What Economists Are Saying Ahead of the March U.S. Jobs Report

Economists are looking for a stabilization in U.S. payrolls after getting whipsawed by hot-and-cold swings in the past two jobs reports and other recent indicators giving mixed signals on employment.

Nonfarm jobs increased by 177,000 in March, according to Bloomberg’s survey, a level that would be just under the three-month trend but down from last year’s 223,000 average. The unemployment rate is projected to hold at 3.8 percent, near an almost half-century low, with annual wage gains remaining at a 3.4 percent pace, the strongest of the economic expansion.

Analysts will also be focused on the revision for February’s big payrolls slump to 20,000, the weakest reading in almost a year and a half, after January’s 311,000 gain, which was upwardly revised.

Estimates in Bloomberg’s survey for the March figure range from 110,000 to 277,000. Here’s what some economists expect, with projections listed from low to high:

ING Groep

  • 160,000 jobs, 3.8 percent unemployment, 3.5 percent annual wage growth
  • “February’s very soft jobs report contributed to markets pricing in Fed rate cuts later this year, but we expect a much better set of figures for March which should help ease market fears about a slowdown,” Chief International Economist James Knightley wrote in a note. February’s “astonishingly” low payrolls figure growth was “too bad to be true,” and there’s scope for an upward revision, he said.

TD Securities

  • 165,000 jobs, 3.8 percent unemployment, 3.3 percent wage growth
  • “We expect a recovery in employment in the construction sector following a sharp decline in February that likely reflected some impact from adverse weather,” write analysts led by Michael Hanson, head of global macro strategy. “Manufacturing and services jobs should also register more trend-like gains.”


  • 170,000 jobs, 3.8 percent unemployment, 3.3 percent wage growth
  • “An upside surprise would support our view that underlying activity remains solid, implying little need for a rate cut from the Fed this year,” economist Veronica Clark writes. “However, the more substantial market reaction could be in the event of another sub-100k downside surprise.”


  • 170,000 jobs, 3.8 percent unemployment, 3.2 percent wage growth
  • “While we expect moderate strength to continue over the medium term, incoming data during March suggests some room for caution when evaluating the labor market outlook during the month,” Chief U.S. Economist Lewis Alexander writes. “We do not expect a full reversal of February’s weak number and believe the below-consensus reading was likely due to payback from unusually strong increases over previous months and idiosyncratic factors such as weather.”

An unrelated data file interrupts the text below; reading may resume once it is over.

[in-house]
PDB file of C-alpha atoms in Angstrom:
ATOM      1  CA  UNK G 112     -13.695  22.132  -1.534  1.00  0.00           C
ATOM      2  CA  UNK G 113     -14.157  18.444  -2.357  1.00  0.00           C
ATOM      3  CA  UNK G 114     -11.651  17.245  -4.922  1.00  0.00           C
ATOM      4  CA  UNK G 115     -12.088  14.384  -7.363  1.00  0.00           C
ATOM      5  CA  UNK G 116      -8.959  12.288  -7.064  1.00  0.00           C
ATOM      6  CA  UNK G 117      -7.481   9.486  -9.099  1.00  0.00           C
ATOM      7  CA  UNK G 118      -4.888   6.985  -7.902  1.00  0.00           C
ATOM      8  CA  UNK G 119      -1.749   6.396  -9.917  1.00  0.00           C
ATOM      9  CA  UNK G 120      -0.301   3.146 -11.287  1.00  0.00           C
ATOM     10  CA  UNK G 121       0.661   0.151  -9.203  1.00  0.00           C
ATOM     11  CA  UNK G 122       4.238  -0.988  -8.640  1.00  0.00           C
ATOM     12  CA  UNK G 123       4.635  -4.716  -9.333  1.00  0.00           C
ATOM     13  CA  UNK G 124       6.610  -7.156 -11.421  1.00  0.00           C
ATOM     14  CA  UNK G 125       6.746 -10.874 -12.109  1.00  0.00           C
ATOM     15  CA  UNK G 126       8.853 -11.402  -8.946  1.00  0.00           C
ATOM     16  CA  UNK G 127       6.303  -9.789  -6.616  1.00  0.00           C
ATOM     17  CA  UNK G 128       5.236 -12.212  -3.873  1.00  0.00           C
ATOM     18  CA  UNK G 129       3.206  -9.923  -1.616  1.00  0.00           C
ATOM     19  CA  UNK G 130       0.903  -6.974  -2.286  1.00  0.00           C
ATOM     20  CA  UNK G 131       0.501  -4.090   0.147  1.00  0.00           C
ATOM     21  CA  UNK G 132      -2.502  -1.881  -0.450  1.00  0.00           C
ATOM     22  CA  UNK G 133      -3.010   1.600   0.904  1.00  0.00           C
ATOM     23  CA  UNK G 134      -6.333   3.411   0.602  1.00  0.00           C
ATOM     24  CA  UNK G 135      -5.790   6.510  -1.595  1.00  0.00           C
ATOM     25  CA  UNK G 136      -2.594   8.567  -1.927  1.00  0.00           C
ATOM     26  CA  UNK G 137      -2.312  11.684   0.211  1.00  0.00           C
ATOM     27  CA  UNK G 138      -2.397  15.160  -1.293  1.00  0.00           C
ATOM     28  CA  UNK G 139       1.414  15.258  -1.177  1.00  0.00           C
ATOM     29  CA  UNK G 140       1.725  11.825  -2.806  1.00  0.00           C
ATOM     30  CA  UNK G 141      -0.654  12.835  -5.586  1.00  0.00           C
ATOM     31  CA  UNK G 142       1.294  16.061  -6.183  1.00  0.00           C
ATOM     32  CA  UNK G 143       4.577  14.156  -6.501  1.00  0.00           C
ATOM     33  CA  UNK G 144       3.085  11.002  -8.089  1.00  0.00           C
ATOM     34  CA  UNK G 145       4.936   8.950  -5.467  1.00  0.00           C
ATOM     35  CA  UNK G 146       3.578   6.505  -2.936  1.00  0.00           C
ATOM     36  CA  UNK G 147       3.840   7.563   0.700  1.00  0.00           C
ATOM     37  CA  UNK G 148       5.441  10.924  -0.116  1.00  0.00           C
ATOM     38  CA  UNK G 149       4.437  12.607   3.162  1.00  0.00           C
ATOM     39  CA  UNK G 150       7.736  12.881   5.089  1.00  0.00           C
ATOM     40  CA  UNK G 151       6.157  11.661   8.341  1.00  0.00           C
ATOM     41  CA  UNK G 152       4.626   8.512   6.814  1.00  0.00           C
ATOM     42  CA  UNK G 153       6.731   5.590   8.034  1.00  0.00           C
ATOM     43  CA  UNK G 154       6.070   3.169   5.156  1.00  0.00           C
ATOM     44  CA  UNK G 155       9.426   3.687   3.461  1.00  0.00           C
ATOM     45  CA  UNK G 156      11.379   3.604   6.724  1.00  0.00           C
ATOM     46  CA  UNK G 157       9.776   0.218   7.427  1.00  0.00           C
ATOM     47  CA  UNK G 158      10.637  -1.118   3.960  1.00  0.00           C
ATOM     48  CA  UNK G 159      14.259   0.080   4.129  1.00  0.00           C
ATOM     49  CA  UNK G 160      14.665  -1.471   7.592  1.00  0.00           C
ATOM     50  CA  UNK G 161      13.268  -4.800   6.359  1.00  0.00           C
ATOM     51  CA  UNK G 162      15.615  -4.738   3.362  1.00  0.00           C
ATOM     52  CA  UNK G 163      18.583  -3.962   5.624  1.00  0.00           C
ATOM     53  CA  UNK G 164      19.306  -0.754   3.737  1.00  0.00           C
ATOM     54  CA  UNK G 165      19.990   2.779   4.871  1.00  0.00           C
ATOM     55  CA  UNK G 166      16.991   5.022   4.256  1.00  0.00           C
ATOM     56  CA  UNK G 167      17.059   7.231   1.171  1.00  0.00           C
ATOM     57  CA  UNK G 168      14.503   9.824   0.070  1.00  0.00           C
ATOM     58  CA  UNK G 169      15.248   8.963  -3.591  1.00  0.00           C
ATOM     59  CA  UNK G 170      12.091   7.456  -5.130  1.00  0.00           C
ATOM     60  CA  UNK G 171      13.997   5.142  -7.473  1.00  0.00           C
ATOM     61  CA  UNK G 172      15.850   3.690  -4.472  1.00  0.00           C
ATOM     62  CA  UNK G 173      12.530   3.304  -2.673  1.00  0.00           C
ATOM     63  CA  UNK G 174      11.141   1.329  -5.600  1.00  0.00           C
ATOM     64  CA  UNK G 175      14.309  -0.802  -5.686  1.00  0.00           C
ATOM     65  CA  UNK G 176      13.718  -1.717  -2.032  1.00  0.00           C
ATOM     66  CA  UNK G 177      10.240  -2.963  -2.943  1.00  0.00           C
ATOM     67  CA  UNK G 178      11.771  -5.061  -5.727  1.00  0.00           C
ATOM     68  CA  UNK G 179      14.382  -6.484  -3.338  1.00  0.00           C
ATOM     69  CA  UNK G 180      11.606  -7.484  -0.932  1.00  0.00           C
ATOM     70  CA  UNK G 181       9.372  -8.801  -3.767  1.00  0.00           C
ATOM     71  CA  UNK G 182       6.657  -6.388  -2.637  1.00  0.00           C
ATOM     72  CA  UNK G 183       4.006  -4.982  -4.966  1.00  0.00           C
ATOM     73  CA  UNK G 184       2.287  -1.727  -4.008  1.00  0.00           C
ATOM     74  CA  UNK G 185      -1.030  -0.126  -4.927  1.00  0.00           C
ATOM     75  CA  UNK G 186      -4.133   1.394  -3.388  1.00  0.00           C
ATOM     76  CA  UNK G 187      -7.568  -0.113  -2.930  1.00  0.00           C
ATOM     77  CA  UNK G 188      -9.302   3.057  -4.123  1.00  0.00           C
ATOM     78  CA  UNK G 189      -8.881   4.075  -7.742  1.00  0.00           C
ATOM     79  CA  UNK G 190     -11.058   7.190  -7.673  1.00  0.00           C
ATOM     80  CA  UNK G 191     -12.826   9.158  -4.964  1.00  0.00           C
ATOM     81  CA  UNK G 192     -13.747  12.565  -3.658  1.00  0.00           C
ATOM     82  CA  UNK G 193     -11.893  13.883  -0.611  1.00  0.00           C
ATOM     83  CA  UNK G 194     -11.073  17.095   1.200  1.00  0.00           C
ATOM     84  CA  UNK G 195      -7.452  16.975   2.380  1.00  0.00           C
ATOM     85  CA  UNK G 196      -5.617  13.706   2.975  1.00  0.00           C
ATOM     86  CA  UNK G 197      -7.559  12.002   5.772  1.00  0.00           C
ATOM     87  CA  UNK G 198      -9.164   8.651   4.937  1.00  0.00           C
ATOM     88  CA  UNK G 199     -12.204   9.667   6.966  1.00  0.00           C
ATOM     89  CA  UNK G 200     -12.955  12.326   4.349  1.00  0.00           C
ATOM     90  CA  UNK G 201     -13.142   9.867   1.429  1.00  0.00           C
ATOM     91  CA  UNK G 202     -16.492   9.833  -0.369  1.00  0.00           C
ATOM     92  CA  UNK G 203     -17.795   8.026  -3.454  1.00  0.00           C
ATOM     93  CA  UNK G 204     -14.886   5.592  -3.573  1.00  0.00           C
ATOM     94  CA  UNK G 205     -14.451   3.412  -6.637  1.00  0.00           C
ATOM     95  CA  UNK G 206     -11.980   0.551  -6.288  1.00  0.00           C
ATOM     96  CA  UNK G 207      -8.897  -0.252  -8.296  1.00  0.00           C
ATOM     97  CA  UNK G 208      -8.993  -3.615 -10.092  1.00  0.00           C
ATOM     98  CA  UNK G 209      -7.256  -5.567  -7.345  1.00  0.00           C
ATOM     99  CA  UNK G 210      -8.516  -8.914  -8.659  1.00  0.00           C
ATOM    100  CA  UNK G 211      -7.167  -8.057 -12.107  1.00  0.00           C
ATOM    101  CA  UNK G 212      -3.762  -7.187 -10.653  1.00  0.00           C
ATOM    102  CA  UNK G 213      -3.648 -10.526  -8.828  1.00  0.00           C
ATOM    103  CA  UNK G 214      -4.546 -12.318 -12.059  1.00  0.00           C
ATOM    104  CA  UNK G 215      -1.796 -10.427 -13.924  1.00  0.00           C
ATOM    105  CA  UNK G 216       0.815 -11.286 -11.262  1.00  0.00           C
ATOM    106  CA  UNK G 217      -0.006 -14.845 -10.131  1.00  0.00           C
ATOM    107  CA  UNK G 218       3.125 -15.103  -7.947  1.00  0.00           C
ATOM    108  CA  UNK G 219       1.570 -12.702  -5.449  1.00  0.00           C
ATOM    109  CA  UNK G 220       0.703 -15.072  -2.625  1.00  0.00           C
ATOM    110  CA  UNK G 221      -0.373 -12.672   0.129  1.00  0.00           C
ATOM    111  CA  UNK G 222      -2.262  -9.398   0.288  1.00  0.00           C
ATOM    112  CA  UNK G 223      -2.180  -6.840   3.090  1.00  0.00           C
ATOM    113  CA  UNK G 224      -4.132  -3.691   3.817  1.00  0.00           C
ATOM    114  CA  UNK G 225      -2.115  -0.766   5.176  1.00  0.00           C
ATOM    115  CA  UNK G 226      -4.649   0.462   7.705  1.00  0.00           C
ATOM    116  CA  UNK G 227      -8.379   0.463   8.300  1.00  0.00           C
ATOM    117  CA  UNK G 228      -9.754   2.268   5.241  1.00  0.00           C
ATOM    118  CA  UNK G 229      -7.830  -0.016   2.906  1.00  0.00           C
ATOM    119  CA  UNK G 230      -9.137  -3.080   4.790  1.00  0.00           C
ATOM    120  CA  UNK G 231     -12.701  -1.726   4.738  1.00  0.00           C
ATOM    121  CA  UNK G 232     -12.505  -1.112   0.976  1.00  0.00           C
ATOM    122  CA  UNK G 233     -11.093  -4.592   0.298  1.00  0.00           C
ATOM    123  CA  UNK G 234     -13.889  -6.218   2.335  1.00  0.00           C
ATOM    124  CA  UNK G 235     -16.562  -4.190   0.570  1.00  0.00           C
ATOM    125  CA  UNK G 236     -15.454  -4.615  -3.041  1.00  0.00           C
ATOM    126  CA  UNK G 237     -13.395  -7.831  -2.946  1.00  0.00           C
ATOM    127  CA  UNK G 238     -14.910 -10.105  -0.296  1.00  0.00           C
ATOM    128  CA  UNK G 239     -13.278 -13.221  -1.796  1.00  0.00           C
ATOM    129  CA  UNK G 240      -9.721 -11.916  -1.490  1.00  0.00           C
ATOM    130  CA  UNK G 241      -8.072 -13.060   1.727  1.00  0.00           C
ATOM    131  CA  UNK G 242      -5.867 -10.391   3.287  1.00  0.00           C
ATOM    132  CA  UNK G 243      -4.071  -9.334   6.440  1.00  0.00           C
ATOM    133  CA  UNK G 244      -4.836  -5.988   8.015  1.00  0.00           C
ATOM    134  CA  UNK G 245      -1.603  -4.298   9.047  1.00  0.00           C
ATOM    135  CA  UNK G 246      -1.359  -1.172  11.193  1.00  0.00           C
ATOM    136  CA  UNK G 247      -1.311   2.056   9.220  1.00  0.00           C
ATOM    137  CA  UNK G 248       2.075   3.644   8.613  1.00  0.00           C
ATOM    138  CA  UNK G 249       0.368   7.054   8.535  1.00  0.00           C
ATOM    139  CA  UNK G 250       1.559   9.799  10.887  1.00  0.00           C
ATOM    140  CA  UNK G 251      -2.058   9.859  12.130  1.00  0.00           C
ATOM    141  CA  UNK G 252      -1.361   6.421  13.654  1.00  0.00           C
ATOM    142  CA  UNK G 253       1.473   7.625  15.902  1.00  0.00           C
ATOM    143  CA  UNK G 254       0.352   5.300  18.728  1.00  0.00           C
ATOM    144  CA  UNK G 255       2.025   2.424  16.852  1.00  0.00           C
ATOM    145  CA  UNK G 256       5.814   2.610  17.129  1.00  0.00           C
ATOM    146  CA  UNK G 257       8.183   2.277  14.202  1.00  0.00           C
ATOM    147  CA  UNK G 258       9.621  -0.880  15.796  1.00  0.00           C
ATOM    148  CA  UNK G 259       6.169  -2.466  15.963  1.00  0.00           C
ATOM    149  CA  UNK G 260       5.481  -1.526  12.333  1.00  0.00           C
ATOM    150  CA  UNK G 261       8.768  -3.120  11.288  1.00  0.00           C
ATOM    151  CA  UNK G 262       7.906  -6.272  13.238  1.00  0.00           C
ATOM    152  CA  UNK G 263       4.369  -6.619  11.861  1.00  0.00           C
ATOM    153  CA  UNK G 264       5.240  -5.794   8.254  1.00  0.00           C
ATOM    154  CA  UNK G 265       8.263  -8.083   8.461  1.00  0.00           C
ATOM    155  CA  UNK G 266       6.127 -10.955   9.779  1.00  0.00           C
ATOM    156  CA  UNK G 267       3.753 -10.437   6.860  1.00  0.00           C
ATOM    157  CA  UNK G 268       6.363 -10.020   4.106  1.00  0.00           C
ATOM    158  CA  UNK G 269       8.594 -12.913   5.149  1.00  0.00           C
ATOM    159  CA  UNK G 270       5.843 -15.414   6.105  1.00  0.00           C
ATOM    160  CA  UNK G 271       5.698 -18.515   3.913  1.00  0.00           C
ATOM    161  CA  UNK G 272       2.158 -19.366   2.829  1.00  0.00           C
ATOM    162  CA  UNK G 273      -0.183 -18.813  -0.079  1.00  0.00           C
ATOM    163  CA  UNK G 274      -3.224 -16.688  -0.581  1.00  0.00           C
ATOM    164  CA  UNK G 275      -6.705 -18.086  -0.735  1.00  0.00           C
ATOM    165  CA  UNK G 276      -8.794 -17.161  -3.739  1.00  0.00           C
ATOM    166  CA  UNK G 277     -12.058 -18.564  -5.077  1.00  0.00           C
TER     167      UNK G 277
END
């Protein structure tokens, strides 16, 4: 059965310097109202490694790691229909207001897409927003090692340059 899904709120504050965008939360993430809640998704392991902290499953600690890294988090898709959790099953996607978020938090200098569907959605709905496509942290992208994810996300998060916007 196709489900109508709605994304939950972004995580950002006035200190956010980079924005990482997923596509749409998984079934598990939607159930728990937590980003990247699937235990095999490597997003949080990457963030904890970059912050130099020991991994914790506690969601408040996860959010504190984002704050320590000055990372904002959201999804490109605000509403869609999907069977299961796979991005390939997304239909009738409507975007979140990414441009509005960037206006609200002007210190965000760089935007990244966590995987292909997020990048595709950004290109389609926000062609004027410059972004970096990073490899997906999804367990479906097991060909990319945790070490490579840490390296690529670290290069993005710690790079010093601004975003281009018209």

Bloomberg Economics

  • 175,000 jobs, 3.8 percent unemployment, 3.4 percent wage growth
  • “Previous hiring stumbles were not sustained for very long, and the recoveries have been particularly swift as the unemployment rate moved back into more normal territory,” write economists Carl Riccadonna and Yelena Shulyatyeva. “Past performance presents an encouraging case for a solid rebound.”

NatWest Markets

  • 175,000 jobs, 3.8 percent unemployment, 3.4 percent wage growth
  • “While these results would mark another solid performance, the data are unlikely to end the debate on the direction of the next Fed move,” writes Chief U.S. Economist Michelle Girard. Despite February’s smallest payroll gain since September 2017, “we do not believe that labor market conditions have deteriorated that dramatically. Weather may have exacerbated the February weakness.”

Goldman Sachs

  • 190,000 jobs, 3.8 percent unemployment, 3.3 percent wage growth
  • “While we believe the trend in job growth has slowed from last year’s strong pace, renewed declines in jobless claims and the resilience in business surveys suggest that the trend remains nicely above potential,” writes economist Spencer Hill. Goldman Sachs Group Inc. is the most accurate payrolls forecaster in Bloomberg’s latest quarterly ranking.


  • 195,000 jobs, 3.8 percent unemployment, 3.4 percent wage growth
  • “Payrolls will rebound after the anemic February data,” writes Chief Financial Economist Ward McCarthy. “The outlier effect also needs to be viewed in the context of the typical pattern for March payrolls. March payroll growth has tended to be moderate, and there have been periodic downside surprises.”

— With assistance by Chris Middleton

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